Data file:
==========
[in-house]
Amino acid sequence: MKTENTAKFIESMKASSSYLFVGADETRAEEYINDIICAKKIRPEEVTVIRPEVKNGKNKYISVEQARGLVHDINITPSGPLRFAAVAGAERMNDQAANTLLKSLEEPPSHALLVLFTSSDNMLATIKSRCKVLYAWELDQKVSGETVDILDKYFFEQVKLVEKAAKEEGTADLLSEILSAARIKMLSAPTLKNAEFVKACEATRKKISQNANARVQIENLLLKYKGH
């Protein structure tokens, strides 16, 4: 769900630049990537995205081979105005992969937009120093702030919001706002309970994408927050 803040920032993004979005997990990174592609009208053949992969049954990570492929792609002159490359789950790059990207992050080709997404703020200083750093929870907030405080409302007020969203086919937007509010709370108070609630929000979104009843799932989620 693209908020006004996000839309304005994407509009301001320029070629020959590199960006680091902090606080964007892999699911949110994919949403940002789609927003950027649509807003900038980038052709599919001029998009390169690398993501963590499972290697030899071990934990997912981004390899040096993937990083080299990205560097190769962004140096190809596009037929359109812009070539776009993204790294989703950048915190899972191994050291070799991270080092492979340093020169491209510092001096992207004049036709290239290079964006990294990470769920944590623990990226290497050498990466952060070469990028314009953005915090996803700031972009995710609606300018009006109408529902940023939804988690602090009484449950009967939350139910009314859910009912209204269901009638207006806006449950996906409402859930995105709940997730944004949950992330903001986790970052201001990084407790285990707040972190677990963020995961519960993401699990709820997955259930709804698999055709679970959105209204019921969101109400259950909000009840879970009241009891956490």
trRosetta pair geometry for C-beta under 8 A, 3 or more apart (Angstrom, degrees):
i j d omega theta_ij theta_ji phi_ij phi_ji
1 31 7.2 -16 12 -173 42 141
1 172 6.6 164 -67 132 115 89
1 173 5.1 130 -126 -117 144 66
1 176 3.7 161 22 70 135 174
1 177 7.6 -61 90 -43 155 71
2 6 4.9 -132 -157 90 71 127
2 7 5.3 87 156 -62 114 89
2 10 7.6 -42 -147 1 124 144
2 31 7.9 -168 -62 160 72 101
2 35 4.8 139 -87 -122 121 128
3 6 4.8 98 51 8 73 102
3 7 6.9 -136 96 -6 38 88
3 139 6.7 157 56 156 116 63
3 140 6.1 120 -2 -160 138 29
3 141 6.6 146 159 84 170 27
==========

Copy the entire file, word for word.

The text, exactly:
[in-house]
Amino acid sequence: MKTENTAKFIESMKASSSYLFVGADETRAEEYINDIICAKKIRPEEVTVIRPEVKNGKNKYISVEQARGLVHDINITPSGPLRFAAVAGAERMNDQAANTLLKSLEEPPSHALLVLFTSSDNMLATIKSRCKVLYAWELDQKVSGETVDILDKYFFEQVKLVEKAAKEEGTADLLSEILSAARIKMLSAPTLKNAEFVKACEATRKKISQNANARVQIENLLLKYKGH
């Protein structure tokens, strides 16, 4: 769900630049990537995205081979105005992969937009120093702030919001706002309970994408927050 803040920032993004979005997990990174592609009208053949992969049954990570492929792609002159490359789950790059990207992050080709997404703020200083750093929870907030405080409302007020969203086919937007509010709370108070609630929000979104009843799932989620 693209908020006004996000839309304005994407509009301001320029070629020959590199960006680091902090606080964007892999699911949110994919949403940002789609927003950027649509807003900038980038052709599919001029998009390169690398993501963590499972290697030899071990934990997912981004390899040096993937990083080299990205560097190769962004140096190809596009037929359109812009070539776009993204790294989703950048915190899972191994050291070799991270080092492979340093020169491209510092001096992207004049036709290239290079964006990294990470769920944590623990990226290497050498990466952060070469990028314009953005915090996803700031972009995710609606300018009006109408529902940023939804988690602090009484449950009967939350139910009314859910009912209204269901009638207006806006449950996906409402859930995105709940997730944004949950992330903001986790970052201001990084407790285990707040972190677990963020995961519960993401699990709820997955259930709804698999055709679970959105209204019921969101109400259950909000009840879970009241009891956490």
trRosetta pair geometry for C-beta under 8 A, 3 or more apart (Angstrom, degrees):
i j d omega theta_ij theta_ji phi_ij phi_ji
1 31 7.2 -16 12 -173 42 141
1 172 6.6 164 -67 132 115 89
1 173 5.1 130 -126 -117 144 66
1 176 3.7 161 22 70 135 174
1 177 7.6 -61 90 -43 155 71
2 6 4.9 -132 -157 90 71 127
2 7 5.3 87 156 -62 114 89
2 10 7.6 -42 -147 1 124 144
2 31 7.9 -168 -62 160 72 101
2 35 4.8 139 -87 -122 121 128
3 6 4.8 98 51 8 73 102
3 7 6.9 -136 96 -6 38 88
3 139 6.7 157 56 156 116 63
3 140 6.1 120 -2 -160 138 29
3 141 6.6 146 159 84 170 27